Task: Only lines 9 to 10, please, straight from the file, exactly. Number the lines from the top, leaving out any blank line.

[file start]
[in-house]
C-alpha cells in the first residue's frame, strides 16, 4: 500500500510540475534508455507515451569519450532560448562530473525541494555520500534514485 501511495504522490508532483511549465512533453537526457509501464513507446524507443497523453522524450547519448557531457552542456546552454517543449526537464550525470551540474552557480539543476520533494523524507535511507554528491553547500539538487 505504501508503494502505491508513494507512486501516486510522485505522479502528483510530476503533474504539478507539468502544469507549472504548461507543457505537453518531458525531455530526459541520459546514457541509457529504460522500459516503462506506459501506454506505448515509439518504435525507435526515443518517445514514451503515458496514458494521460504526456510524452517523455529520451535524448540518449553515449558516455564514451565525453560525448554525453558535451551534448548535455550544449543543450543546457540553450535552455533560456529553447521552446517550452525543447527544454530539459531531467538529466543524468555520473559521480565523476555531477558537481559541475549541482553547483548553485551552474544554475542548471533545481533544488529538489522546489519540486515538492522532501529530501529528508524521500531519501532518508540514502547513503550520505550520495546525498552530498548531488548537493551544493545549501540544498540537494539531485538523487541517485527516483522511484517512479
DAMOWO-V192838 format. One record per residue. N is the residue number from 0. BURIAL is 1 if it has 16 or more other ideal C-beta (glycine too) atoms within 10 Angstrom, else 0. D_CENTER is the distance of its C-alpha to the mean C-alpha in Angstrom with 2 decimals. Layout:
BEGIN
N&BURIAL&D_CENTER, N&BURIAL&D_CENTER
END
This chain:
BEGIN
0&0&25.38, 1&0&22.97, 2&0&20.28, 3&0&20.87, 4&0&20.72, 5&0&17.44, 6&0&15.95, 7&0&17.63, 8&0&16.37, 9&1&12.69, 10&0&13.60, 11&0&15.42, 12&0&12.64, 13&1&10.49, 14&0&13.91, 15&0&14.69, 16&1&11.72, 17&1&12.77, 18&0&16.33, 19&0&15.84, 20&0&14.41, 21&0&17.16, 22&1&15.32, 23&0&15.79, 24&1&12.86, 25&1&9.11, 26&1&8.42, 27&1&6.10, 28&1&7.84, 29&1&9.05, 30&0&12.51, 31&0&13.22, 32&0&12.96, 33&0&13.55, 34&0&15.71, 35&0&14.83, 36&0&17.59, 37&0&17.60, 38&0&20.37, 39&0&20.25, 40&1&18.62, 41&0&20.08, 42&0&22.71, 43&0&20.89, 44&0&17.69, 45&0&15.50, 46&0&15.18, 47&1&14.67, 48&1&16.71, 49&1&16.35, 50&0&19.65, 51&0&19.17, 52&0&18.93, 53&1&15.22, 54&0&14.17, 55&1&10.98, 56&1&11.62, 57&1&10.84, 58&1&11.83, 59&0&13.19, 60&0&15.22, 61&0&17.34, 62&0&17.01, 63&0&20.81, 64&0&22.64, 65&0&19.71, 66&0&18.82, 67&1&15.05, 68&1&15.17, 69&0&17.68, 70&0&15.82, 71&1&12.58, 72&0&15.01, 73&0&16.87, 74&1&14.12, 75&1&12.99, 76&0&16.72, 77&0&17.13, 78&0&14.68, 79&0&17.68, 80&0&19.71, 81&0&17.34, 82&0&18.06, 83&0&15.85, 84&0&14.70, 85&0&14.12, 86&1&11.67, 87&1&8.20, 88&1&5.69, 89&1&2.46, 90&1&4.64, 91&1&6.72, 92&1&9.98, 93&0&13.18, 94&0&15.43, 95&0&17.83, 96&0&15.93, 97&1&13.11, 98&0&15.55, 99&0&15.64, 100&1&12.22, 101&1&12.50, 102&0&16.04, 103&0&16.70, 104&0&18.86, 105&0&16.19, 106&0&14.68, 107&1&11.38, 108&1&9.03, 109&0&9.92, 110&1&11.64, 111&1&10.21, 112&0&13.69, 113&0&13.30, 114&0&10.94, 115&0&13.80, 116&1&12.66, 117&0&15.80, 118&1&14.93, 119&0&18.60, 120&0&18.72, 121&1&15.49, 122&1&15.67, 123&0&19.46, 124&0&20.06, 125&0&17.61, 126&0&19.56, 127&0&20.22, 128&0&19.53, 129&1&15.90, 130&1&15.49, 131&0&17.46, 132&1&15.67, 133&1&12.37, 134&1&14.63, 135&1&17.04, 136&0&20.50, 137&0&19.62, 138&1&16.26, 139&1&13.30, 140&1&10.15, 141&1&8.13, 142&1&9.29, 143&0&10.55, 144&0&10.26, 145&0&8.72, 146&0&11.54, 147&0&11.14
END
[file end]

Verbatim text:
0&0&25.38, 1&0&22.97, 2&0&20.28, 3&0&20.87, 4&0&20.72, 5&0&17.44, 6&0&15.95, 7&0&17.63, 8&0&16.37, 9&1&12.69, 10&0&13.60, 11&0&15.42, 12&0&12.64, 13&1&10.49, 14&0&13.91, 15&0&14.69, 16&1&11.72, 17&1&12.77, 18&0&16.33, 19&0&15.84, 20&0&14.41, 21&0&17.16, 22&1&15.32, 23&0&15.79, 24&1&12.86, 25&1&9.11, 26&1&8.42, 27&1&6.10, 28&1&7.84, 29&1&9.05, 30&0&12.51, 31&0&13.22, 32&0&12.96, 33&0&13.55, 34&0&15.71, 35&0&14.83, 36&0&17.59, 37&0&17.60, 38&0&20.37, 39&0&20.25, 40&1&18.62, 41&0&20.08, 42&0&22.71, 43&0&20.89, 44&0&17.69, 45&0&15.50, 46&0&15.18, 47&1&14.67, 48&1&16.71, 49&1&16.35, 50&0&19.65, 51&0&19.17, 52&0&18.93, 53&1&15.22, 54&0&14.17, 55&1&10.98, 56&1&11.62, 57&1&10.84, 58&1&11.83, 59&0&13.19, 60&0&15.22, 61&0&17.34, 62&0&17.01, 63&0&20.81, 64&0&22.64, 65&0&19.71, 66&0&18.82, 67&1&15.05, 68&1&15.17, 69&0&17.68, 70&0&15.82, 71&1&12.58, 72&0&15.01, 73&0&16.87, 74&1&14.12, 75&1&12.99, 76&0&16.72, 77&0&17.13, 78&0&14.68, 79&0&17.68, 80&0&19.71, 81&0&17.34, 82&0&18.06, 83&0&15.85, 84&0&14.70, 85&0&14.12, 86&1&11.67, 87&1&8.20, 88&1&5.69, 89&1&2.46, 90&1&4.64, 91&1&6.72, 92&1&9.98, 93&0&13.18, 94&0&15.43, 95&0&17.83, 96&0&15.93, 97&1&13.11, 98&0&15.55, 99&0&15.64, 100&1&12.22, 101&1&12.50, 102&0&16.04, 103&0&16.70, 104&0&18.86, 105&0&16.19, 106&0&14.68, 107&1&11.38, 108&1&9.03, 109&0&9.92, 110&1&11.64, 111&1&10.21, 112&0&13.69, 113&0&13.30, 114&0&10.94, 115&0&13.80, 116&1&12.66, 117&0&15.80, 118&1&14.93, 119&0&18.60, 120&0&18.72, 121&1&15.49, 122&1&15.67, 123&0&19.46, 124&0&20.06, 125&0&17.61, 126&0&19.56, 127&0&20.22, 128&0&19.53, 129&1&15.90, 130&1&15.49, 131&0&17.46, 132&1&15.67, 133&1&12.37, 134&1&14.63, 135&1&17.04, 136&0&20.50, 137&0&19.62, 138&1&16.26, 139&1&13.30, 140&1&10.15, 141&1&8.13, 142&1&9.29, 143&0&10.55, 144&0&10.26, 145&0&8.72, 146&0&11.54, 147&0&11.14
END